Early voting starts in New York state this Saturday, October 24th, and local officials are expecting a massive turnout.
“It’s just going to be a record turnout. We expect, and hopefully are prepared, for the volumes that are coming,” said Onondaga County Democratic Elections Commissioner Dustin Czarny.
There will be six polling sites throughout Onondaga County; you can choose to vote at any one of them, regardless of your designated voting district, which dictates where you can vote on election day itself on November 3rd.
Last year 8,462 people chose to vote early in Onondaga County. That number is expected to increase as early voting sites around the county see record numbers, leading to long lines and wait times. Board of Elections officials in Onondaga County say that the fact that voters have six polling sites for early voting should help to keep wait times down; New York State law also mandates that officials find a way to ensure voters do not wait longer than thirty minutes to vote early.
“There's going to be some lines, so if voters are patient and wait, it will take a little time,” said Onondaga County Republican Elections Commissioner Michele Sardo, “our inspectors are very good, maybe a few minutes after [thirty minute limit] but they'll do very well.”
Both elections commissioners for Onondaga County say they are confident in the health and safety protocols in place for in-person voting. They’ll be the same standards and procedures used during the primary over the summer.
The Southwest Community Centre in Syracuse is one of the six early voting sites in the county. Darryl Mercer works there as the maintenance supervisor, and he’ll be volunteering to assist in cleaning efforts on early voting days and on election day. He says his team will perform a deep clean of every surface, tablet and pen voters could come into contact with every hour.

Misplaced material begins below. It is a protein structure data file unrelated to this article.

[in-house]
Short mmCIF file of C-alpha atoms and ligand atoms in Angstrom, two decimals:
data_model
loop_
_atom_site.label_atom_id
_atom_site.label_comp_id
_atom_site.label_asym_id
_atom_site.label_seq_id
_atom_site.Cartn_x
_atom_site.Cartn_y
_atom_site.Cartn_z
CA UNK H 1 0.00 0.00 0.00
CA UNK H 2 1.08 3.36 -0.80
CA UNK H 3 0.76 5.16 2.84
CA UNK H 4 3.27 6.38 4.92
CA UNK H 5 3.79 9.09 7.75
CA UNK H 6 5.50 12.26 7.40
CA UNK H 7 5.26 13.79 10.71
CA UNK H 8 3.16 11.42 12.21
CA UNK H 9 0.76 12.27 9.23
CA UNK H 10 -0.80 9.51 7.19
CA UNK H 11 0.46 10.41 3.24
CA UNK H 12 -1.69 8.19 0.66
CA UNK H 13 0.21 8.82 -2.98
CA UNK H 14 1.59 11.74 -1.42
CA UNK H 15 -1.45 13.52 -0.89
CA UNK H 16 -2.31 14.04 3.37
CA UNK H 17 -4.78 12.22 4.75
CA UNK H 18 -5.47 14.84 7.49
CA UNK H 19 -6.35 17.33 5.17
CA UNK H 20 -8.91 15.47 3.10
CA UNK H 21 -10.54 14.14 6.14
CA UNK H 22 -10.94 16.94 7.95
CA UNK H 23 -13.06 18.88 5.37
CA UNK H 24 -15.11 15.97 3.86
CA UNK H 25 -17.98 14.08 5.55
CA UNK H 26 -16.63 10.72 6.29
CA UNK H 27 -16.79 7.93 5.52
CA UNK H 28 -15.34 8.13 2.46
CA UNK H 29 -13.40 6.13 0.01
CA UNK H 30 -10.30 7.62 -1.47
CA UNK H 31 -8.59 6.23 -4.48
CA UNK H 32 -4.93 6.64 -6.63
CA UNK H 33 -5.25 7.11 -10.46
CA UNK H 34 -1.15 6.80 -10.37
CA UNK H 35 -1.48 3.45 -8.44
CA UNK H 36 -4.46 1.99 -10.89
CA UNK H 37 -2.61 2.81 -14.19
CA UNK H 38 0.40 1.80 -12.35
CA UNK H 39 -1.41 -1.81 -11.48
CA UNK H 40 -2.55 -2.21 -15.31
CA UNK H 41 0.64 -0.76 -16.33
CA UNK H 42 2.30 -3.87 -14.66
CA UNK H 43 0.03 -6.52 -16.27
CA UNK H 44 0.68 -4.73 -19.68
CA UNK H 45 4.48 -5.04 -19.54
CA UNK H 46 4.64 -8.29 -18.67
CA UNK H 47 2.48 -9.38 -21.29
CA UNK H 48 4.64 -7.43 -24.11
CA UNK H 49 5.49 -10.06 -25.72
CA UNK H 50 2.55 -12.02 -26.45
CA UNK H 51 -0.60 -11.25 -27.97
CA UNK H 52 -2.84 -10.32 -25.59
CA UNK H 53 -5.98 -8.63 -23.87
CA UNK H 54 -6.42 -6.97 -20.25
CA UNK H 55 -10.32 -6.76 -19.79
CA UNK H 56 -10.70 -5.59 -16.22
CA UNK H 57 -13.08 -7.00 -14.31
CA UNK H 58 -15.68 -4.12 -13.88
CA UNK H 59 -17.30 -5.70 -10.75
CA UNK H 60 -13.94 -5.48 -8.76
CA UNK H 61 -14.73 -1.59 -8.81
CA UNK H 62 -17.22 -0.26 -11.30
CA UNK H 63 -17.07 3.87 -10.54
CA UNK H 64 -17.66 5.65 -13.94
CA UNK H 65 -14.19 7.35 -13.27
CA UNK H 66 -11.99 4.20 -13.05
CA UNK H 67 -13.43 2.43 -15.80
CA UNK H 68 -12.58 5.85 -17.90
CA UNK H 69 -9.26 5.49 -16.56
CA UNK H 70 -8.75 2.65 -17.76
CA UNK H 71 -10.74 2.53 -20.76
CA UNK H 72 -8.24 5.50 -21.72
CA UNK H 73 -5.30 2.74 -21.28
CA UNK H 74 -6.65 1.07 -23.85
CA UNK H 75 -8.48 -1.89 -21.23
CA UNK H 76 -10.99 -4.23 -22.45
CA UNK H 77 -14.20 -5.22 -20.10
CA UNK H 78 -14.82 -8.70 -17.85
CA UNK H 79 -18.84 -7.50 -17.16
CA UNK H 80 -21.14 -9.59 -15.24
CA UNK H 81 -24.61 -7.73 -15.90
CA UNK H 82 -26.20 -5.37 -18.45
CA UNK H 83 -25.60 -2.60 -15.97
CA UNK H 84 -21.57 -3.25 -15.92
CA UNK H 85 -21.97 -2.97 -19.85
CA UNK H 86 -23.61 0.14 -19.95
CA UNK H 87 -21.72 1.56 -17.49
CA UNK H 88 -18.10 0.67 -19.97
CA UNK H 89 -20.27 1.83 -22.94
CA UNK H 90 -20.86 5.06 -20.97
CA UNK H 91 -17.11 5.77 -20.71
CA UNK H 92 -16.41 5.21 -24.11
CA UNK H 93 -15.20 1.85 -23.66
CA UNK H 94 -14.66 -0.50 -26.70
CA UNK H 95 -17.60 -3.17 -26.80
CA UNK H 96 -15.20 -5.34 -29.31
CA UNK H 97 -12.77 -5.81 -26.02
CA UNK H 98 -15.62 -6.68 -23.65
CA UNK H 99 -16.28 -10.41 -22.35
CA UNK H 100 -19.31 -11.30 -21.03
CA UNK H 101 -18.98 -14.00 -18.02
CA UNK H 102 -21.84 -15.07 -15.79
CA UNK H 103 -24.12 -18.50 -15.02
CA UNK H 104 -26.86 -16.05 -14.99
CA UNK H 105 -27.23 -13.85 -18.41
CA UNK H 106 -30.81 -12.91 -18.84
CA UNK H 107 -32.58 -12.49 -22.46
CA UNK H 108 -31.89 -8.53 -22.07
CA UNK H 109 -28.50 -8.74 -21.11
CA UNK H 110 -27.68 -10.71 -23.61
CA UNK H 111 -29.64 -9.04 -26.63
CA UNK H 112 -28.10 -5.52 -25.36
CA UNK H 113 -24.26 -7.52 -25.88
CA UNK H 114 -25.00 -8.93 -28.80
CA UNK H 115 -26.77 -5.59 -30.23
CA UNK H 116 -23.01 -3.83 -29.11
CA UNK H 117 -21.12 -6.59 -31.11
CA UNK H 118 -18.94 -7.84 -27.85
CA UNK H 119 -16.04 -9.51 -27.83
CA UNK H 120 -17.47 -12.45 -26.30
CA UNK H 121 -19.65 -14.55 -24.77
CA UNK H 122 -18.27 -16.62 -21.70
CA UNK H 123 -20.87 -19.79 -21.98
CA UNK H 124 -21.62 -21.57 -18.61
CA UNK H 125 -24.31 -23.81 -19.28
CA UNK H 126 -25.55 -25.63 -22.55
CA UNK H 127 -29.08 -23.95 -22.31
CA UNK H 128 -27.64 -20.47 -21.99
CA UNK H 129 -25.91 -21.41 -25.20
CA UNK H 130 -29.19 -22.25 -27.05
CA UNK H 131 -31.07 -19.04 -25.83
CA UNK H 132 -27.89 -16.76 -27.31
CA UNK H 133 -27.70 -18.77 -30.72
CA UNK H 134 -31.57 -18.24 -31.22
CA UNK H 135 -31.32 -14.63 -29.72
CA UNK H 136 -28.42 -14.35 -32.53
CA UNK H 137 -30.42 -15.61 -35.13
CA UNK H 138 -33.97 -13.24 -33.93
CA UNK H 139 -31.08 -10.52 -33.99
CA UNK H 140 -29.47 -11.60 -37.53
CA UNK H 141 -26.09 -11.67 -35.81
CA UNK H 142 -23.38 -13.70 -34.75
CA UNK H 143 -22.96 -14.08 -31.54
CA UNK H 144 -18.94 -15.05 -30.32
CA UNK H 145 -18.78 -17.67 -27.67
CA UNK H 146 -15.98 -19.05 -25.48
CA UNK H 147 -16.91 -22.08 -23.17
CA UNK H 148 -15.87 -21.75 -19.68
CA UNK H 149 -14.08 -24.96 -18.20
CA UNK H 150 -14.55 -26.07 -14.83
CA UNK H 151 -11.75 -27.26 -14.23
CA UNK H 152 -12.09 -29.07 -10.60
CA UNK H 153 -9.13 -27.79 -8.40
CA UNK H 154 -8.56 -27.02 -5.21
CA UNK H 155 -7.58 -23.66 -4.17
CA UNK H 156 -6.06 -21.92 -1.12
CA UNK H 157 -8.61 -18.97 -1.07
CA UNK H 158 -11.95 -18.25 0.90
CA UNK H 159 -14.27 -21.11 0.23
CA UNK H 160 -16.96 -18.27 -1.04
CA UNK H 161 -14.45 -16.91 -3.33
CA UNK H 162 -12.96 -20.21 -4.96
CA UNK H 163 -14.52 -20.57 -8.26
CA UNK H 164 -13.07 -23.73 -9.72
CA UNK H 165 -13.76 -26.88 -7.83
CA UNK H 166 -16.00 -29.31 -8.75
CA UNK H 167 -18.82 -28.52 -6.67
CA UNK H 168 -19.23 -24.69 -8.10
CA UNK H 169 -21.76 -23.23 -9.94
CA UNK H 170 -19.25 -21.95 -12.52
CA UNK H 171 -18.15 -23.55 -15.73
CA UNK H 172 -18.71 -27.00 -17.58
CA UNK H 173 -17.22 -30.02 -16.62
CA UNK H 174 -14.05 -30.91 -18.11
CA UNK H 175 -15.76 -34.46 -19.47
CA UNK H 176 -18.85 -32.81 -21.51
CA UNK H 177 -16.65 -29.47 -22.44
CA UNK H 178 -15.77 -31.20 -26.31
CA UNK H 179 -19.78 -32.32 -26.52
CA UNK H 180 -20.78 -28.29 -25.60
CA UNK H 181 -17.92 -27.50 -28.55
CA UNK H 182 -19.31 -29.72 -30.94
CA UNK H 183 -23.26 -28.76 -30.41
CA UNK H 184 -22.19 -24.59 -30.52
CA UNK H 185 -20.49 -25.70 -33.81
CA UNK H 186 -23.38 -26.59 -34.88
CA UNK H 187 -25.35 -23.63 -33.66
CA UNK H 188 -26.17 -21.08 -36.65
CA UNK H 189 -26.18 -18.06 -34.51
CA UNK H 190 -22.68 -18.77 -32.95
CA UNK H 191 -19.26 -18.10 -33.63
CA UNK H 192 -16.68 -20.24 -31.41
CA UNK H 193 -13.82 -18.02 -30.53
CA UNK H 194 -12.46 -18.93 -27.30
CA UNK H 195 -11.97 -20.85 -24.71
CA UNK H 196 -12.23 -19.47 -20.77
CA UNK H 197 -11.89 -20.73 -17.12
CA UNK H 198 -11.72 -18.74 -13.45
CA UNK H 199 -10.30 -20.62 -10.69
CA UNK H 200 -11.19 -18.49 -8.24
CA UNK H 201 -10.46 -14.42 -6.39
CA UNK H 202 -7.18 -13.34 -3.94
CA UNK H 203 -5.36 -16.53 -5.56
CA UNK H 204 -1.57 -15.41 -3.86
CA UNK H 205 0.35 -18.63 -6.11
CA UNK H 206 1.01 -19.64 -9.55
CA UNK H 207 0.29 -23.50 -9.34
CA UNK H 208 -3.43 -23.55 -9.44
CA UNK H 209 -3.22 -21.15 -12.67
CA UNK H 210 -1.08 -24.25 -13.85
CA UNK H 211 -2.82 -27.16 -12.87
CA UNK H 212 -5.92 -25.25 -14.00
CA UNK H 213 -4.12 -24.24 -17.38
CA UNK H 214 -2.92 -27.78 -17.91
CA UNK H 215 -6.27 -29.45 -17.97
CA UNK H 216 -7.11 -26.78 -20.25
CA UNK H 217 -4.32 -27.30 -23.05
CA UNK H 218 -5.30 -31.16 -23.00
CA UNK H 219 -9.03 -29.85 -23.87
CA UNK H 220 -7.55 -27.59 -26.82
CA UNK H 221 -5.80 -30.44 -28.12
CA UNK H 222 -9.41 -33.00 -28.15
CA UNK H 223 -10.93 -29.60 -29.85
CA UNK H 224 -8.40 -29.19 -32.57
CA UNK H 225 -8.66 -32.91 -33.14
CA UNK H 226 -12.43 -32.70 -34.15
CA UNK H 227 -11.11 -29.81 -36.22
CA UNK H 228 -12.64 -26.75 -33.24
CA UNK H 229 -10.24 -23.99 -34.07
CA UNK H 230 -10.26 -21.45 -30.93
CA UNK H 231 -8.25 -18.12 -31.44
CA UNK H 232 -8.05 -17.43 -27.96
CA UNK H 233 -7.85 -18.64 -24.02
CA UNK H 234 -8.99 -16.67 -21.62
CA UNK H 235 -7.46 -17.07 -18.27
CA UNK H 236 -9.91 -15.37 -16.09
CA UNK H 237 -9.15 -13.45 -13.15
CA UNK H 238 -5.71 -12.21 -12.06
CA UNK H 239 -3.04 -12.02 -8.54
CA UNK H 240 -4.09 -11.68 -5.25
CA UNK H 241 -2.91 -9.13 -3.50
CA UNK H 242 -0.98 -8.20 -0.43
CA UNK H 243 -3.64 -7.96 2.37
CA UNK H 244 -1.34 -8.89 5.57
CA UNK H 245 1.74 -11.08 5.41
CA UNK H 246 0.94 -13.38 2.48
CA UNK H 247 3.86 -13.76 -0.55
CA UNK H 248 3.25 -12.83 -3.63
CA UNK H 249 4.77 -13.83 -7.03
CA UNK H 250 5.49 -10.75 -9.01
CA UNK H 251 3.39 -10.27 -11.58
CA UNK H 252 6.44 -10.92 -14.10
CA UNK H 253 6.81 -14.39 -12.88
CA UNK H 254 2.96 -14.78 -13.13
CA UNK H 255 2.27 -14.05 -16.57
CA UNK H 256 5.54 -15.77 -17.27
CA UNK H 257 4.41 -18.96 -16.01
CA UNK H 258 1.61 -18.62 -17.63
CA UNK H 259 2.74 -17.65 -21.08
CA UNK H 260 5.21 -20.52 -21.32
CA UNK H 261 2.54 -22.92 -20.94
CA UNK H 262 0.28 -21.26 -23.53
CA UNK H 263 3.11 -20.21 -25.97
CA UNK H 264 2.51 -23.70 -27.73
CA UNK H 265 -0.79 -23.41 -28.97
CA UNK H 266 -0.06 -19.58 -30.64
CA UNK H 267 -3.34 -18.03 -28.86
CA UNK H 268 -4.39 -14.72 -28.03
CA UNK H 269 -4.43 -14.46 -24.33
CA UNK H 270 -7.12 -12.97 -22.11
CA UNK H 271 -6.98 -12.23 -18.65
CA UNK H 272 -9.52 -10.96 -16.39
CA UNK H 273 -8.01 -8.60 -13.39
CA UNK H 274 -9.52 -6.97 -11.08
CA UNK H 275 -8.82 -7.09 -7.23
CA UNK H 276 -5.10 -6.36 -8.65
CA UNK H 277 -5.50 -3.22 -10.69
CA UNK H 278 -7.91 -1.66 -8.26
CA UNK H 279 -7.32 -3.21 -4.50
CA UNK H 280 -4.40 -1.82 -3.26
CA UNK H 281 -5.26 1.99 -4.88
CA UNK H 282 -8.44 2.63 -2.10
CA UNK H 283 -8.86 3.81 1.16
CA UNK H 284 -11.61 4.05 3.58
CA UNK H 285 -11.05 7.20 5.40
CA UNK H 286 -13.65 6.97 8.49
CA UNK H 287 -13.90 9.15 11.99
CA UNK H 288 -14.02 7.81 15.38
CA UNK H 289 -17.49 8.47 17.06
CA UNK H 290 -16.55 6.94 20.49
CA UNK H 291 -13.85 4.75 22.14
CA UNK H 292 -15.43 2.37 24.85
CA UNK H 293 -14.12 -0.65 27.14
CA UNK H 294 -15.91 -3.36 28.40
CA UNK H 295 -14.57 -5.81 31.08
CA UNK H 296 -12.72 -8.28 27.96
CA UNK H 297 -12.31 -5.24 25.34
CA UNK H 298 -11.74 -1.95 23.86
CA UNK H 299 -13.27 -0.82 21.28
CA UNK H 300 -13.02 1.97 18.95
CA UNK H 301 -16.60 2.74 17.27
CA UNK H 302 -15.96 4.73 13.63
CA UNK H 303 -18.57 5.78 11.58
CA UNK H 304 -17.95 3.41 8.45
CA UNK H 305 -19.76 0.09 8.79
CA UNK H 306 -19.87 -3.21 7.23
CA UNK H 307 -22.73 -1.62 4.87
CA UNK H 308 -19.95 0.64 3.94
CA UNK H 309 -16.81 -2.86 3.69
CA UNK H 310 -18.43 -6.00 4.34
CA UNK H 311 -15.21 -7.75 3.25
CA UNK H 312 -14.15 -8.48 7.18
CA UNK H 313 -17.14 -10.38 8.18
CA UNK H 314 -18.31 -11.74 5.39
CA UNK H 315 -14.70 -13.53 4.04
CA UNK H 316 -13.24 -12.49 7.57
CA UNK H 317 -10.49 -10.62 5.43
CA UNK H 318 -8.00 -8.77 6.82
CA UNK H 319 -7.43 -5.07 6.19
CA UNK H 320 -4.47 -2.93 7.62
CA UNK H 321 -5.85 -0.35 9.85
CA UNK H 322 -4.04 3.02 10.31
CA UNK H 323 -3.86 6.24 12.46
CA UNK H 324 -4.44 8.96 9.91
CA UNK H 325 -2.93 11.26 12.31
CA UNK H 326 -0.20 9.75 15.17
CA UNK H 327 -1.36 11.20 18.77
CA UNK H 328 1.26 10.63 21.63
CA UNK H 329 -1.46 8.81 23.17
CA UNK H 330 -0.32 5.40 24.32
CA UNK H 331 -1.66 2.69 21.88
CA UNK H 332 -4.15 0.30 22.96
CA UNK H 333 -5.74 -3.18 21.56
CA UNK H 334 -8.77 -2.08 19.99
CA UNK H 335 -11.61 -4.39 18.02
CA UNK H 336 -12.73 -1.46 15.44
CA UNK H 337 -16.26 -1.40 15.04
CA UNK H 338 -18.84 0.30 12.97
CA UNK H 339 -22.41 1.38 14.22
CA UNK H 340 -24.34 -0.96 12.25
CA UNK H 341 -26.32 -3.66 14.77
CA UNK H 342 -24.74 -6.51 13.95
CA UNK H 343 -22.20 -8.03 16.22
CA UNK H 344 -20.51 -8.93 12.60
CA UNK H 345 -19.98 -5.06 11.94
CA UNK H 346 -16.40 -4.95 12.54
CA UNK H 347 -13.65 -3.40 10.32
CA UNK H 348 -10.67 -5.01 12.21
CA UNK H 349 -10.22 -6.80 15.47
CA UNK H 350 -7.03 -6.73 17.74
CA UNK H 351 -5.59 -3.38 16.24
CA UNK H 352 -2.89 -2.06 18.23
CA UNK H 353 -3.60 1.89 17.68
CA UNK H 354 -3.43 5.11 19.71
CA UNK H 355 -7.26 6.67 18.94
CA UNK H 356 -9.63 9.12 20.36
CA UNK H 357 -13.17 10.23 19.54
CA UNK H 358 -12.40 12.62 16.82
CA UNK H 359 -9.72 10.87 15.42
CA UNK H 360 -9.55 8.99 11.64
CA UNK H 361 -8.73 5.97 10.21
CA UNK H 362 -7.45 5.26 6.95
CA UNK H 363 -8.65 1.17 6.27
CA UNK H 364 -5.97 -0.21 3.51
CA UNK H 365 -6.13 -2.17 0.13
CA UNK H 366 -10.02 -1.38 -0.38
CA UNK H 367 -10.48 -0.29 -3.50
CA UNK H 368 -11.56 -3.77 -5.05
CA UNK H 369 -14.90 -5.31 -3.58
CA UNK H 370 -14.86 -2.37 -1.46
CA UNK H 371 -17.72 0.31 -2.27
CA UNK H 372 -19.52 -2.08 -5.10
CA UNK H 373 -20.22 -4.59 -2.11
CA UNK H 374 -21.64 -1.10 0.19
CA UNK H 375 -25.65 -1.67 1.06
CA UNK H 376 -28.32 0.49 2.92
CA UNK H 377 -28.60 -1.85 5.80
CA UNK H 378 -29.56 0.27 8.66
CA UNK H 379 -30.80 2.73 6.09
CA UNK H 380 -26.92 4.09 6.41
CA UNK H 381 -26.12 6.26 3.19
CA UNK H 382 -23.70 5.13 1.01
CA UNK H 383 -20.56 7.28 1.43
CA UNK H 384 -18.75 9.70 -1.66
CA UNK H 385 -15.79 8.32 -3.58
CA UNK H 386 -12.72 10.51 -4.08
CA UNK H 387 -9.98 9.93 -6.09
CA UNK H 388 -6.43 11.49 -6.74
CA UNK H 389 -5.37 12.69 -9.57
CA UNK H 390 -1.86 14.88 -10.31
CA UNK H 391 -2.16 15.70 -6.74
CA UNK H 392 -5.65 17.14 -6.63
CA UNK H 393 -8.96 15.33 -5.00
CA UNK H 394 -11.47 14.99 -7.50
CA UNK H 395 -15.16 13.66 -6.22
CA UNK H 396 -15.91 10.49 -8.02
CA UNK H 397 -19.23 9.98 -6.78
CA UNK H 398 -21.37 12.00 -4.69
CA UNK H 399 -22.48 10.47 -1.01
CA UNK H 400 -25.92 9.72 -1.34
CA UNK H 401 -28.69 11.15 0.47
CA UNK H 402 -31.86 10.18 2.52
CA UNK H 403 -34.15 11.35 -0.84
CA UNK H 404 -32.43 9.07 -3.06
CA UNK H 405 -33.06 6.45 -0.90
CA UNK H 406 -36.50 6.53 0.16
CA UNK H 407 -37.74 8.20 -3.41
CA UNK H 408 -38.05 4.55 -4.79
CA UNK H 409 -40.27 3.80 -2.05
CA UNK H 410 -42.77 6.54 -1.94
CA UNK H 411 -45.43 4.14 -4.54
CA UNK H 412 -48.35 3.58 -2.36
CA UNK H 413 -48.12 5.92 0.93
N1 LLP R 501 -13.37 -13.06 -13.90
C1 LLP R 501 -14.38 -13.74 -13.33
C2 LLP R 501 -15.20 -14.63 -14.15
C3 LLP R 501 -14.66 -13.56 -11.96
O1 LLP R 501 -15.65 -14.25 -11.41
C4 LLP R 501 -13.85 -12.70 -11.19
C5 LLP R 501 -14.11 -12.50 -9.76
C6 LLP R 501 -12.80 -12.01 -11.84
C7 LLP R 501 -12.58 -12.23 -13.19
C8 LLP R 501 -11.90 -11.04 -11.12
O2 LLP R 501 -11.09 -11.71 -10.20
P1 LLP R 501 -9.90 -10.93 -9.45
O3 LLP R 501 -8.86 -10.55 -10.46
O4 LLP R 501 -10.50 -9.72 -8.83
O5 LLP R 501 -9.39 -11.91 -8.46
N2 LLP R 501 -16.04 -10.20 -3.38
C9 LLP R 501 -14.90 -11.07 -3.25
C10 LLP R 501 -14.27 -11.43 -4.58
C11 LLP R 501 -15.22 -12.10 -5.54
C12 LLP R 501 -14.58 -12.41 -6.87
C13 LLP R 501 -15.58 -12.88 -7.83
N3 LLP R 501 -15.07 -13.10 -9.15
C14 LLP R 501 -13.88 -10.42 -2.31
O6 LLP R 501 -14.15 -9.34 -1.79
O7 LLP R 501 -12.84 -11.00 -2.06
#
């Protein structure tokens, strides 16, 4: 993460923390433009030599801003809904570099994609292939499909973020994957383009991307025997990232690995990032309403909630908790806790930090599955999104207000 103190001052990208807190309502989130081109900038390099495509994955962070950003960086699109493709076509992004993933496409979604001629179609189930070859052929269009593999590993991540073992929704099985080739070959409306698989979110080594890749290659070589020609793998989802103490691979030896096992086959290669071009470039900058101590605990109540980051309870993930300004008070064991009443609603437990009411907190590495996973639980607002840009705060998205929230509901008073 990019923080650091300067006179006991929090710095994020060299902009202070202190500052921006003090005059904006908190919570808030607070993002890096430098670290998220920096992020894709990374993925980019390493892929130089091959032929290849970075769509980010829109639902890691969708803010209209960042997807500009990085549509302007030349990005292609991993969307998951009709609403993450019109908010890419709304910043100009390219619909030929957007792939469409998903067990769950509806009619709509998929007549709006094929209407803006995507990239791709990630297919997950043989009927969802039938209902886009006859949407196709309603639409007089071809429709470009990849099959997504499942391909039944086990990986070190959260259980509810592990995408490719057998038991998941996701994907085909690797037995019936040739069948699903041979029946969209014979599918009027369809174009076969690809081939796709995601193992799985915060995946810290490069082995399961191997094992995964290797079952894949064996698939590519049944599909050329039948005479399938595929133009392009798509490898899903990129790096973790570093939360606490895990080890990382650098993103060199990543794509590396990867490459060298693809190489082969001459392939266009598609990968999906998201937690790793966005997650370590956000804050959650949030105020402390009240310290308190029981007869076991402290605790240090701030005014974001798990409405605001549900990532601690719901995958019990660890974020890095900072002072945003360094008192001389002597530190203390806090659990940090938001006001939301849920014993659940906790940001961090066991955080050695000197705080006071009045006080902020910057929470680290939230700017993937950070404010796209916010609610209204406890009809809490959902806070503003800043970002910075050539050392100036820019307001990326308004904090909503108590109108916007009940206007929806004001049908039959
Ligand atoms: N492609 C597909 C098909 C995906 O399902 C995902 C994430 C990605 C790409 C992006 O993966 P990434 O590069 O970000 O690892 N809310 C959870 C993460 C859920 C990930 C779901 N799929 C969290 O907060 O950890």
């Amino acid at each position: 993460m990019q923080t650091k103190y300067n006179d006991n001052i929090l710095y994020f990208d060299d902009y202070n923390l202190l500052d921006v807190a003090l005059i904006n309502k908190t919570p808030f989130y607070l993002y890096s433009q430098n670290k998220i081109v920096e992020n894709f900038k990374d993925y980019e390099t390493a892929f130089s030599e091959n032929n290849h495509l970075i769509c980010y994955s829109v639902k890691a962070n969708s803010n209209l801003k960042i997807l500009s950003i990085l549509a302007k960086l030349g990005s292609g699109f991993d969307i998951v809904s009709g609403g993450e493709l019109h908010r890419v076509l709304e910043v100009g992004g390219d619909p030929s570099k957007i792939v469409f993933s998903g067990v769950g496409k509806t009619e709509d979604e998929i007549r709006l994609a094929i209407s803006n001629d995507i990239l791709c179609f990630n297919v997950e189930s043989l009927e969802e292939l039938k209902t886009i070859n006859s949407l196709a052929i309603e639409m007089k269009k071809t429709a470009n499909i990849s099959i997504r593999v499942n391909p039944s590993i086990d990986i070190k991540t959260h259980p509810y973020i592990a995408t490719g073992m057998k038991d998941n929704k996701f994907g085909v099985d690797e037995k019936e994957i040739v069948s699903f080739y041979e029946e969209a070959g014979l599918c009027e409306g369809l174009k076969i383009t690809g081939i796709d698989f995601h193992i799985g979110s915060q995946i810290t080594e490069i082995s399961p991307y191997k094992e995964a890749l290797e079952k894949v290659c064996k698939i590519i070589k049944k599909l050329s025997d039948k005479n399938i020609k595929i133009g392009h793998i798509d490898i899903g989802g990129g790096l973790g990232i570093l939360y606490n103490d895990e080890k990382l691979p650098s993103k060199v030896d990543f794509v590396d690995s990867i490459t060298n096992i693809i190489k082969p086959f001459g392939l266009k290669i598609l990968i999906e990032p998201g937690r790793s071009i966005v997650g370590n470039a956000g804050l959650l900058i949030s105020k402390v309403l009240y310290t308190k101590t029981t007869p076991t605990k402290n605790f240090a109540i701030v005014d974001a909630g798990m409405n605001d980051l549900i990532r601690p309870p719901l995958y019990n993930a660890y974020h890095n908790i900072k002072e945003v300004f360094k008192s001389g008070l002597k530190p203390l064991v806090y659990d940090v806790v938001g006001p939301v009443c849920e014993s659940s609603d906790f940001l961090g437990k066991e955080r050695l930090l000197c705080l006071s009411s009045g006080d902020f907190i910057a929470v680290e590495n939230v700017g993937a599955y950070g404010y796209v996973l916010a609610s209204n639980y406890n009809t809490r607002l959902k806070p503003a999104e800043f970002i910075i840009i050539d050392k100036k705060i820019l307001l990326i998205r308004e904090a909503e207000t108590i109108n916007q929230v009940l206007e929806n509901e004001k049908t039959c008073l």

“We want everybody to understand that this thing this COVID-19 is for real,” said Mercer, “right here at the Southwest Community Center we are going to make it safe.”
Voters will be required to maintain social distancing and wear masks. There will be one entrance and a separate exit, maintaining one-way foot traffic through the polling site.
“That's all we need y'all to do, it will be safe,” said Mercer.
The Board of Elections is still working through absentee ballots. As of Monday, voters have returned 28,509 ballots to the county. There have been 59,758 applications for an absentee ballot; 30,300 from registered Democrats, and 12,573 from Republicans. Both elections commissioners agree that there is no evidence of voter fraud associated with absentee ballots.
Election officials check each one as they come in to ensure they have been filled out correctly; a new state law requires the county to notify voters if their ballot won’t be counted for some kind of mistake, giving them time to correct it. So far 400 of the nearly 30 thousand ballots the county has received have been flagged for an error, which Czarny says is typical for any election cycle. You can see the county’s instructions for voting by mail here.
“A lot of times it’s, people are voting absentee for the first time, they've never done it before, they forget to sign - it’s something innocent that would have otherwise thrown out their vote,” said Czarny.
So far 9 thousand more Democrats have applied for an absentee ballot than Republicans in Onondaga County – but more Republicans are expected to vote in-person, starting with early voting this weekend, according to Sardo.